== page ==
A demonstration project of a multi-component educational intervention to improve integrated post-fracture osteoporosis care in five rural communities in Ontario, Canada
Jaglal SB, Hawker G, Bansod V, Salbach NM, Zwarenstein M, Carroll J, Brooks D, Cameron C, Bogoch E, Jaakkimainen L, Kreder H. Osteoporos Int. 2009; 20(2):265-74. Epub 2008 Jun 3.
Summary — This study evaluated a multi-component intervention (educational materials and outreach visits) to increase knowledge and improve post-fracture care management in five rural communities in Canada. One hundred and twenty-five patients pre- intervention and 149 post-intervention were compared. No significant improvement in post-fracture care was documented suggesting that a more targeted intervention is needed.
Introduction — Currently, the majority of patients with a low trauma fracture are under-investigated and under-treated for osteoporosis. We set out to evaluate an educational intervention on increasing knowledge of post-fracture care among health care professionals (HCPs) and fracture patients and on improving post-fracture management.
Methods — We studied five rural communities in Ontario, Canada, using a multi-component intervention (“Behind the Break”), including educational material for HCPs and patients and educational outreach visits to physicians. The study had a historical control, non-equivalent pre/post design. Telephone surveys were carried out with individuals ≥40 years of age who had a low trauma fracture in 2003 (n = 125) or in 2005 (n = 149). Family physicians and emergency department staff were also surveyed.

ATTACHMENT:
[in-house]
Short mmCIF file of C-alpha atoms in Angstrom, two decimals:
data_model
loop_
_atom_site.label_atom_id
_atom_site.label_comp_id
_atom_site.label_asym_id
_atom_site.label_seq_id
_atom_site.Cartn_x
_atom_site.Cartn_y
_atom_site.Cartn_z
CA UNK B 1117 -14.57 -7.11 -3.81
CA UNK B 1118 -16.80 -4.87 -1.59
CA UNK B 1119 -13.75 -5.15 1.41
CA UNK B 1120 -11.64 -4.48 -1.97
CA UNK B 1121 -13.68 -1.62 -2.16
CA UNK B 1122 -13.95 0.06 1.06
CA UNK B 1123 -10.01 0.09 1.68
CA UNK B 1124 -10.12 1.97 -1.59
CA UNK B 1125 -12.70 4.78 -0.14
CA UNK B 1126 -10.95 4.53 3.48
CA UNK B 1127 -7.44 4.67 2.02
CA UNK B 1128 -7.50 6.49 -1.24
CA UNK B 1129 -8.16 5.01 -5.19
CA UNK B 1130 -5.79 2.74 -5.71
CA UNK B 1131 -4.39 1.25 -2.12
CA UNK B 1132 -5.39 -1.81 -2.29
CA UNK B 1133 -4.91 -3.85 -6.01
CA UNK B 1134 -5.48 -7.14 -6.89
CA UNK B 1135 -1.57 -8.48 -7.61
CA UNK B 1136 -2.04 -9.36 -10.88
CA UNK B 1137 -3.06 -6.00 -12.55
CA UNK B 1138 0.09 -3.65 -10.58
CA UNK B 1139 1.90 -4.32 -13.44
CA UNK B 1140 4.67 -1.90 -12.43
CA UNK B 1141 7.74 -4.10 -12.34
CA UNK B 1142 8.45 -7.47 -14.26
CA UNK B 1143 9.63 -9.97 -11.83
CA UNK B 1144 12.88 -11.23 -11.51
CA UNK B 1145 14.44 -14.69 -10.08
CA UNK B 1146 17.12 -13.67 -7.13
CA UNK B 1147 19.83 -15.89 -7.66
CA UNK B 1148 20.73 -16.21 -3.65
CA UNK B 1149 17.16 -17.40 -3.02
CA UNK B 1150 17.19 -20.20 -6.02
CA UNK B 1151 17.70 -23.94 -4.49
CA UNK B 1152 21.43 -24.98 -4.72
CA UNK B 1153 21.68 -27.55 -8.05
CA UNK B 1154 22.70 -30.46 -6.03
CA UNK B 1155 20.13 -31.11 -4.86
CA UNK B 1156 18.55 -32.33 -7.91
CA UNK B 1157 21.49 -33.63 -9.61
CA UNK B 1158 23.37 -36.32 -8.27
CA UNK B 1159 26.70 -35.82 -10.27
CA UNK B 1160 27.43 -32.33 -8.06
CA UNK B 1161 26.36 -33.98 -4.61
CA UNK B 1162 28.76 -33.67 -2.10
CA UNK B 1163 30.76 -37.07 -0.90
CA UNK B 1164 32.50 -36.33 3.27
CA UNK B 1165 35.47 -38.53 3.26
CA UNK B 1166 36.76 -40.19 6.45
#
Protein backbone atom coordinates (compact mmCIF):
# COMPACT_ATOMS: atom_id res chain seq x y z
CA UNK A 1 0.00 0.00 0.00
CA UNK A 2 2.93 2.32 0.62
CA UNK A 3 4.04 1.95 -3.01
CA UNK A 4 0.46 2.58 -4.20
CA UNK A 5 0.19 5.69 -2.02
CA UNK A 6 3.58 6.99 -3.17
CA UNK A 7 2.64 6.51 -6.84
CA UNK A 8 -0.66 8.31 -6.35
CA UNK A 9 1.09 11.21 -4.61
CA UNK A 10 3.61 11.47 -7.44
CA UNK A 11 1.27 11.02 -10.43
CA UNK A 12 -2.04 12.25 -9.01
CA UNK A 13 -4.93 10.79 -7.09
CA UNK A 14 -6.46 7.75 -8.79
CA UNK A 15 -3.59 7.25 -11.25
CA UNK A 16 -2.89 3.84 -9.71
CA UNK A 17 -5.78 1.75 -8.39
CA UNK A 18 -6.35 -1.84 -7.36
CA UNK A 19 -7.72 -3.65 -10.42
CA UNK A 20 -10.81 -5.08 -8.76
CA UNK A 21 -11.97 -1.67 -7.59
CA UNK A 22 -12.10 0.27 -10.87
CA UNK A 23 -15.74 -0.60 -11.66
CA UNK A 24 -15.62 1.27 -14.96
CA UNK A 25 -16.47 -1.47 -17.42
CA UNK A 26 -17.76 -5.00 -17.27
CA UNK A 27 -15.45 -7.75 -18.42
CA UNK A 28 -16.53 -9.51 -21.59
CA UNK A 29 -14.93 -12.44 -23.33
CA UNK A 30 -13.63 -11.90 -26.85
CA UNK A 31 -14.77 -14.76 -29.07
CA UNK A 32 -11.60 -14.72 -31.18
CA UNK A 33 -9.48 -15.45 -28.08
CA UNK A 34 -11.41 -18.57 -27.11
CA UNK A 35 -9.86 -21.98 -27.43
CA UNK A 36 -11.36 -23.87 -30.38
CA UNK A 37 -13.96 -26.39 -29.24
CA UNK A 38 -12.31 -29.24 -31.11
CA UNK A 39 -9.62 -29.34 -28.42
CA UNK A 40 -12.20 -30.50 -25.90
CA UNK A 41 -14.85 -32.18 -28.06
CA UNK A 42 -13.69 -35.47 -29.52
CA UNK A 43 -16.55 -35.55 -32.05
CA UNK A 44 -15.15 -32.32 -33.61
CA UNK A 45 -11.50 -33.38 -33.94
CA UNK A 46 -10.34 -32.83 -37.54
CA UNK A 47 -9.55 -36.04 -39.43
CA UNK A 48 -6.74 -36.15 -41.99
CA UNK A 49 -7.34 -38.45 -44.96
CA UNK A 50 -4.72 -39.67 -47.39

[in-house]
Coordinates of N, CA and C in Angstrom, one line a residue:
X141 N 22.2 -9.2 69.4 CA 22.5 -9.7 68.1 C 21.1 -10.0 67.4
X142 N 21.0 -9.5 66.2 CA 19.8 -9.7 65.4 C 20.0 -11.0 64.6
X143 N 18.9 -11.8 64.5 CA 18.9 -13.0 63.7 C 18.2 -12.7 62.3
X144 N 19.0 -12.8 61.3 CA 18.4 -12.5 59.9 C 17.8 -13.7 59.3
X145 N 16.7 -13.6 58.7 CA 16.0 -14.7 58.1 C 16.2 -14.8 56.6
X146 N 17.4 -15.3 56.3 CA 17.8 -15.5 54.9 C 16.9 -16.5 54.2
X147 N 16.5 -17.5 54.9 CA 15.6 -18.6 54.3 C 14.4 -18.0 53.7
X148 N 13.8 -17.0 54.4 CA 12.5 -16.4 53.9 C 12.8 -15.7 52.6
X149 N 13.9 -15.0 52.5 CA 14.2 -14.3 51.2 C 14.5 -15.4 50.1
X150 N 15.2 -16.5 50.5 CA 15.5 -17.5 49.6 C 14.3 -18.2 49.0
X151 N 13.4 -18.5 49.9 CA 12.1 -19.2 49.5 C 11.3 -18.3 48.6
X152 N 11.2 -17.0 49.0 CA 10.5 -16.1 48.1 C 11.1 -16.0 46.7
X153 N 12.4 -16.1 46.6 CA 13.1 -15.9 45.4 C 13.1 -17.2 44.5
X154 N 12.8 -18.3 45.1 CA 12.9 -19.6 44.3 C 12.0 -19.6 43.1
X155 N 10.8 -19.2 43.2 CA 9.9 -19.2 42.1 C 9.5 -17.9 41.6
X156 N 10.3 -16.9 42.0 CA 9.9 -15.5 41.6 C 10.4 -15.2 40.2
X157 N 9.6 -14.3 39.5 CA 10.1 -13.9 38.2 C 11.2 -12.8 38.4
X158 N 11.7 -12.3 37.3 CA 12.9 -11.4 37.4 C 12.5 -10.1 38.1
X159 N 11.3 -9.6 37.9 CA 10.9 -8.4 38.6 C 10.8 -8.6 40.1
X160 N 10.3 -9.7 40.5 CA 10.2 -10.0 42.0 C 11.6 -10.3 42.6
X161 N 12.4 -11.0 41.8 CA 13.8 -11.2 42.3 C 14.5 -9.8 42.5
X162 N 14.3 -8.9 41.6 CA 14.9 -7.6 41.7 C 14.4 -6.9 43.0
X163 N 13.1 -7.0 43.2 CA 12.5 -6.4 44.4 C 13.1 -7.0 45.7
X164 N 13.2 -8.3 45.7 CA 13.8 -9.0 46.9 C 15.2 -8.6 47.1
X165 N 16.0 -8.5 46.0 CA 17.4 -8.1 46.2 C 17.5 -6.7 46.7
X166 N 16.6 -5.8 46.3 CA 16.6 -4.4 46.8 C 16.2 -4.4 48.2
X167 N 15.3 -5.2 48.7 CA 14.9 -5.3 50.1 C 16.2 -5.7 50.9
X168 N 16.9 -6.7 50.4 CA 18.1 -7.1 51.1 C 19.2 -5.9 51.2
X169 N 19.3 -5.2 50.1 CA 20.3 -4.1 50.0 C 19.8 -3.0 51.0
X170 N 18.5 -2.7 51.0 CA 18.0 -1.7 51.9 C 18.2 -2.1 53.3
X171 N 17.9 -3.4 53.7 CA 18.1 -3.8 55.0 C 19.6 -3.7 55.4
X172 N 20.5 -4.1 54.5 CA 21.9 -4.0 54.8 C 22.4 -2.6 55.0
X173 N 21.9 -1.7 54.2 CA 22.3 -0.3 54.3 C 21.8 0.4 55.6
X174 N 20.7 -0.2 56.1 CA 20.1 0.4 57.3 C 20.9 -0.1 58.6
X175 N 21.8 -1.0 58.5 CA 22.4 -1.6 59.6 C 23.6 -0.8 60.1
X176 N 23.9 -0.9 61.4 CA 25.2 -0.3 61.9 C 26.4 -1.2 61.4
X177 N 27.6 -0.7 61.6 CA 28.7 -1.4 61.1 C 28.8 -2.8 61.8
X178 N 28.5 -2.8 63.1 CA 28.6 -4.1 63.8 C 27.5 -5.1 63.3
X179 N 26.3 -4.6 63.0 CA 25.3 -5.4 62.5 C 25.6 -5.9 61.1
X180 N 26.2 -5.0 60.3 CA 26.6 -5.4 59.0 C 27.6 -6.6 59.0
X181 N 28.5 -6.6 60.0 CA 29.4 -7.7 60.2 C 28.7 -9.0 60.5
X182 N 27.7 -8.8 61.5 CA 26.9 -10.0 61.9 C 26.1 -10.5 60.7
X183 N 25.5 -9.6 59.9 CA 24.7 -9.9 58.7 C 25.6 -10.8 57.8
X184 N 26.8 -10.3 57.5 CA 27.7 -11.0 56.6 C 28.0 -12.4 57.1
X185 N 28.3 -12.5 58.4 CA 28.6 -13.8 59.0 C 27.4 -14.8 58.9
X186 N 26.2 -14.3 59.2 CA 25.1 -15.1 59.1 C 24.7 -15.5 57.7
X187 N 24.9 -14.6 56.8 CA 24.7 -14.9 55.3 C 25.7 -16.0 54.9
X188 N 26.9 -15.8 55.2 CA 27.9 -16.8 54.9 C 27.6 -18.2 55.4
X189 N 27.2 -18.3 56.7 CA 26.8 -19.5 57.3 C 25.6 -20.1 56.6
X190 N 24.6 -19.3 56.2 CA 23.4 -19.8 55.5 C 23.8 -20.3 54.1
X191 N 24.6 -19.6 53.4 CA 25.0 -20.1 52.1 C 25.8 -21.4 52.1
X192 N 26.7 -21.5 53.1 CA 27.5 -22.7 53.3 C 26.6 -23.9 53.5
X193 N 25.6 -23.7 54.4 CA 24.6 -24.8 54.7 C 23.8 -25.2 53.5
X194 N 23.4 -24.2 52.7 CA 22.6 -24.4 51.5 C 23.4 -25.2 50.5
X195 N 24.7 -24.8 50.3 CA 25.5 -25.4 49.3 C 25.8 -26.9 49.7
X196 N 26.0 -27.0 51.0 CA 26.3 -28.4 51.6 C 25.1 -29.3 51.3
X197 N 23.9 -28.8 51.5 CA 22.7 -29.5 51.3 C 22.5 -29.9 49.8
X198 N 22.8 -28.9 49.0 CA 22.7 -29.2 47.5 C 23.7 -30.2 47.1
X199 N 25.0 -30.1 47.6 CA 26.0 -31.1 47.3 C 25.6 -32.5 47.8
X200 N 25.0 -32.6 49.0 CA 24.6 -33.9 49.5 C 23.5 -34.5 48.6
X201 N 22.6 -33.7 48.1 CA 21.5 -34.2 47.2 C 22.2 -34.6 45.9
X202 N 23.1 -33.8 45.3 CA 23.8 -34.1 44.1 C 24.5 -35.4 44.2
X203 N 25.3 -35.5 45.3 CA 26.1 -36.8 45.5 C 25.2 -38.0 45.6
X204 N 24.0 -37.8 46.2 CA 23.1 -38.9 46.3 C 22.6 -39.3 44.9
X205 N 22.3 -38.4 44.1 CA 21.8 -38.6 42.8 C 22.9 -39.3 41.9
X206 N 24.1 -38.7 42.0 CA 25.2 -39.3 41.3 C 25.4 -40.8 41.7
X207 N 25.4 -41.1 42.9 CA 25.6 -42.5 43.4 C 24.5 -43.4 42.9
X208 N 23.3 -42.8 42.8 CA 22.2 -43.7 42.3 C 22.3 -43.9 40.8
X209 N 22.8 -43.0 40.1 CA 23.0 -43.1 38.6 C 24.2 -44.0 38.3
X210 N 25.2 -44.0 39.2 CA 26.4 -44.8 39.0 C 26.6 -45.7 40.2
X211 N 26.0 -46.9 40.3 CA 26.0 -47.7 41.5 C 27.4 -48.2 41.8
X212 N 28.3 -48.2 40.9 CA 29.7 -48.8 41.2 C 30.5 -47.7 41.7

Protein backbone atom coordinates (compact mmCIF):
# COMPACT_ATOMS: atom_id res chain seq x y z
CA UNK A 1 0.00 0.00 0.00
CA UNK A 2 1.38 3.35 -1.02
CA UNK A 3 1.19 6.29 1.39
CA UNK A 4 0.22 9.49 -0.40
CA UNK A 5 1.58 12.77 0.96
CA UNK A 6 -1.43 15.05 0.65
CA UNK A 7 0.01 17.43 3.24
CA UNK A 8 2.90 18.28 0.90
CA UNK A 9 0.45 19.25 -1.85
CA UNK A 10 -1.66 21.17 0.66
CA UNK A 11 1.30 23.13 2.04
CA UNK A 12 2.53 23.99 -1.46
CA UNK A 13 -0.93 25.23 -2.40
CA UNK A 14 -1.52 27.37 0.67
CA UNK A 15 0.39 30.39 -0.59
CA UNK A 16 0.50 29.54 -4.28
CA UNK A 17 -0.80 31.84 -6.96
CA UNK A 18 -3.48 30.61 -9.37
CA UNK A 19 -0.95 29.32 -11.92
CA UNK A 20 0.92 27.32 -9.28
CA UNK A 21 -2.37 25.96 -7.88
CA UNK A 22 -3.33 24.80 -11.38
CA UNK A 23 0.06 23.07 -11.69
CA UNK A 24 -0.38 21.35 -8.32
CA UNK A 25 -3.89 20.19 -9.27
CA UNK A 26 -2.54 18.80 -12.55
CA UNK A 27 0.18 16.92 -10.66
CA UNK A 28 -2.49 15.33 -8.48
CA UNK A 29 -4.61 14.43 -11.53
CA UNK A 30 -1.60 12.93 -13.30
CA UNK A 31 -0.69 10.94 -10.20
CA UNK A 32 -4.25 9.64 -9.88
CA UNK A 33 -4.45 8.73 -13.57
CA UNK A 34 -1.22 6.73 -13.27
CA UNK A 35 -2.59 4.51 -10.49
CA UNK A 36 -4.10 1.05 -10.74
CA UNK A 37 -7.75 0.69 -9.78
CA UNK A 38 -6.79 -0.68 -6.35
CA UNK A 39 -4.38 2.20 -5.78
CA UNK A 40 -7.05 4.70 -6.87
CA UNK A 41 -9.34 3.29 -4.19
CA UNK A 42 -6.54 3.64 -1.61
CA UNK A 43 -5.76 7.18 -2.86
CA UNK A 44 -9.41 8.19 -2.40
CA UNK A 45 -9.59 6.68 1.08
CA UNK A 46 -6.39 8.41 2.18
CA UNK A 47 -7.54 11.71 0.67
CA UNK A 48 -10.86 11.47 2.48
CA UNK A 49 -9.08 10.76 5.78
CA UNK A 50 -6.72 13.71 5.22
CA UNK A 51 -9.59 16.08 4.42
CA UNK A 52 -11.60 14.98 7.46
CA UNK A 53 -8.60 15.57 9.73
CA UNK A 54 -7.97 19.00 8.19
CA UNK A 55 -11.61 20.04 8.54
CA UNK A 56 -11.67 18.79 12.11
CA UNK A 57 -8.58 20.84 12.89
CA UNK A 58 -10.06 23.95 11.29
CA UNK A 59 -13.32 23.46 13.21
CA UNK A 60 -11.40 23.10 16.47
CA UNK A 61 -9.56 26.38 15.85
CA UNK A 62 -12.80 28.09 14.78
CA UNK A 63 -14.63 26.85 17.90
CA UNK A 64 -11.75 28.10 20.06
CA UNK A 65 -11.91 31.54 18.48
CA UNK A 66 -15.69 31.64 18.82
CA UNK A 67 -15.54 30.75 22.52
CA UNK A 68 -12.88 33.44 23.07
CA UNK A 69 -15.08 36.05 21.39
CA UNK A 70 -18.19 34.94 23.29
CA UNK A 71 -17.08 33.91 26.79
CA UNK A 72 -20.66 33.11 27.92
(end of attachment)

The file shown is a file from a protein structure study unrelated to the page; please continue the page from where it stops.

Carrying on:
Results — A total of 4,207 educational packages were distributed. Seventy-three percent of family physicians had an outreach visit. Two-thirds indicated that they received enough information about post-fracture follow-up to incorporate it into their practice. Despite this, no significant improvement in post-fracture care was documented (32% in the “pre” group had a bone mineral density test and 25% in the “post“ group). Of those diagnosed with osteoporosis, the majority were prescribed a bone-sparing medication (63% “pre” and 80% “post”).
Conclusion — A more targeted intervention linking fracture patients to their physician needs to be evaluated in rural communities.
Rural/northern health services
Primary care/clinical practice